The mere mention of saloons immediately conjures images of people satisfying their carnal desires by imbibing large quantities of alcohol amongst a rowdy scene of drunkards. Similar images have been popularized through the slumming accounts of journalists such as Jacob Riis and undercover detectives. These stories delivered to a wide range of audiences first hand accounts and initial exposure to an underground world of debauchery and racial intermingling. As a result of journalistic slumming, the black-and-tan saloons became a site of exotic curiosity for distant onlookers to project their imagination, as well as fears. Although there are several accounts that speak of the violence, prostitution and racial intermingling that occur within and surrounding the black-and-tan saloons, the negative casting of these spaces overshadows the community functions saloons fulfilled for ethnic minorities and the working class.
Black-and-tan saloons, also called black-and-tan dives, is precisely what the name connotes – an intermixing of the African-Americans and Caucasians, as well as those of mixed heritage and Asian races. Regarded as a “low establishment,” the name was derived from a concert hall that featured “scantily clad African American women dancing for the entertainment of its mostly white customers.” The racially charged term “Black-and-tan” was used repeatedly in news mediums. Such is the case with Jacob Riis, a muckracker journalist and social documentary photographer who spoke of his encounters with black-and-tan saloons in the chapter “The Color Line in New York,” of his famous book How the Other Half Lives:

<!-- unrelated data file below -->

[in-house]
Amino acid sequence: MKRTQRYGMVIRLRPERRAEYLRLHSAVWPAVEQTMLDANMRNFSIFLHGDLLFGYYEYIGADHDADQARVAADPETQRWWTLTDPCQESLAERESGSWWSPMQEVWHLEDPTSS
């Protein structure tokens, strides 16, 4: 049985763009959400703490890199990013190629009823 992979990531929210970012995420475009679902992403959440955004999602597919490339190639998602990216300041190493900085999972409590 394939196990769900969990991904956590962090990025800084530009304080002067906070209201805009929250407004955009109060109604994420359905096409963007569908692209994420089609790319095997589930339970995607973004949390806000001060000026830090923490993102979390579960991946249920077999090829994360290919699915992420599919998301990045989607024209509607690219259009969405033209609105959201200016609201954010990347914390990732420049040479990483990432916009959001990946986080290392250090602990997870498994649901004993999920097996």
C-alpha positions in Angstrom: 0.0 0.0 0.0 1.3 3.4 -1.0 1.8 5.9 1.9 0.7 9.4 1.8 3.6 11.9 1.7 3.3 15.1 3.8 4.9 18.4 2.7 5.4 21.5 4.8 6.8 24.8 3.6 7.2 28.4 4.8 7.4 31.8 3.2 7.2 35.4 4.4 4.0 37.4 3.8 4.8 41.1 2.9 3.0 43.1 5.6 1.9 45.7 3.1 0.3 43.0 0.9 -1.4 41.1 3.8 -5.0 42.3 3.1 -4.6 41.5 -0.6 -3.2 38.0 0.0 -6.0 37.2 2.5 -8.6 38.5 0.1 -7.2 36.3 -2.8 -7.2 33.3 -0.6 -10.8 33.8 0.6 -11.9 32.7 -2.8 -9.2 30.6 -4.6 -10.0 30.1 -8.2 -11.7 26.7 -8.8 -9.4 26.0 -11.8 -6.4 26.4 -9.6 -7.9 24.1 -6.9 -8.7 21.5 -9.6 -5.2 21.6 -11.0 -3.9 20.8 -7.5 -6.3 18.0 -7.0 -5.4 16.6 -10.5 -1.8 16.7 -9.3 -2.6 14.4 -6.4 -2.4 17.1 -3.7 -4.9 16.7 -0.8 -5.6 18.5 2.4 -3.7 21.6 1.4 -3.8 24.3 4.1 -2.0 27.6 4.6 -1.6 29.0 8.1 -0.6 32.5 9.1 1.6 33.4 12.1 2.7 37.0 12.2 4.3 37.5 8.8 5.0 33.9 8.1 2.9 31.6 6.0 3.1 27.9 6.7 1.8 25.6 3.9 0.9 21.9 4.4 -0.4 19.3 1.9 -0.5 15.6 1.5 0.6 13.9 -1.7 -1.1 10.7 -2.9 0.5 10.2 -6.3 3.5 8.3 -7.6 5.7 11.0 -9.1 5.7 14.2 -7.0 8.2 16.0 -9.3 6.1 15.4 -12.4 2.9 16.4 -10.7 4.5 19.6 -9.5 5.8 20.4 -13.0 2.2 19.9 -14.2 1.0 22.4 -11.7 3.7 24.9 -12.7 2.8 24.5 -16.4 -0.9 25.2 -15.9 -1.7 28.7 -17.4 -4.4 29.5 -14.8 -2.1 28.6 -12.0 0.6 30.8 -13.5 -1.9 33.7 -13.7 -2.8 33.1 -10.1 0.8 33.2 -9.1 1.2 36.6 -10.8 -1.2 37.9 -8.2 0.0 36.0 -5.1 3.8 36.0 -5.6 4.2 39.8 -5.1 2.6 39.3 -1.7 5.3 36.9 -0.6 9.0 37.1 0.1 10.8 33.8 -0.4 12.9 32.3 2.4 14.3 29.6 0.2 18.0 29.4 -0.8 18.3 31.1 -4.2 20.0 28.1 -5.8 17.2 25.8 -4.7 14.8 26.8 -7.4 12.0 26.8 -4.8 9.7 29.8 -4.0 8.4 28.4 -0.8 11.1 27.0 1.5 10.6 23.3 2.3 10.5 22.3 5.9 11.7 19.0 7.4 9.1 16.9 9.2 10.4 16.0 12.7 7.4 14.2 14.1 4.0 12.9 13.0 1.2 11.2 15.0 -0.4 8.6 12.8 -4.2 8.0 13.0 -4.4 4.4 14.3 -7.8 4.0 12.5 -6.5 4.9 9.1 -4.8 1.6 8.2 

“The moral turpitude of Thompson Street has been notorious for years, and the mingling of the three elements does not seem to have wrought any change for the better. The border-land where the white and black races meet in common debauch, the aptly-named black-and-tan saloon, has never been debatable ground from a moral stand-point. It has always been the worst of the desperately bad. Than this commingling of the utterly depraved of both sexes, white and black, on such ground, there can be no greater abomination.”
Riis’ sketch discards journalistic standards of objectivity and instead reveals personal opinions of disgust, thereby representing as journalistic fact the morally degenerative nature of black-and-tan saloons . Other slumming accounts include undercover cops who took detailed notes and later anonymously published them. One detective wrote that saloons in the vicinity of Minetta Lane and Carmine Street were “so vicious that a policeman is on the corner for duty.” Prior to the 1920’s, the worst saloons were considered to be at this corner (Minetta and Carmine). Another detective observed: there are “nigger wenches drinking at the bar, several coons playing dice and some white men standing around. The back room is a ‘hore house in distress (simply rotten).”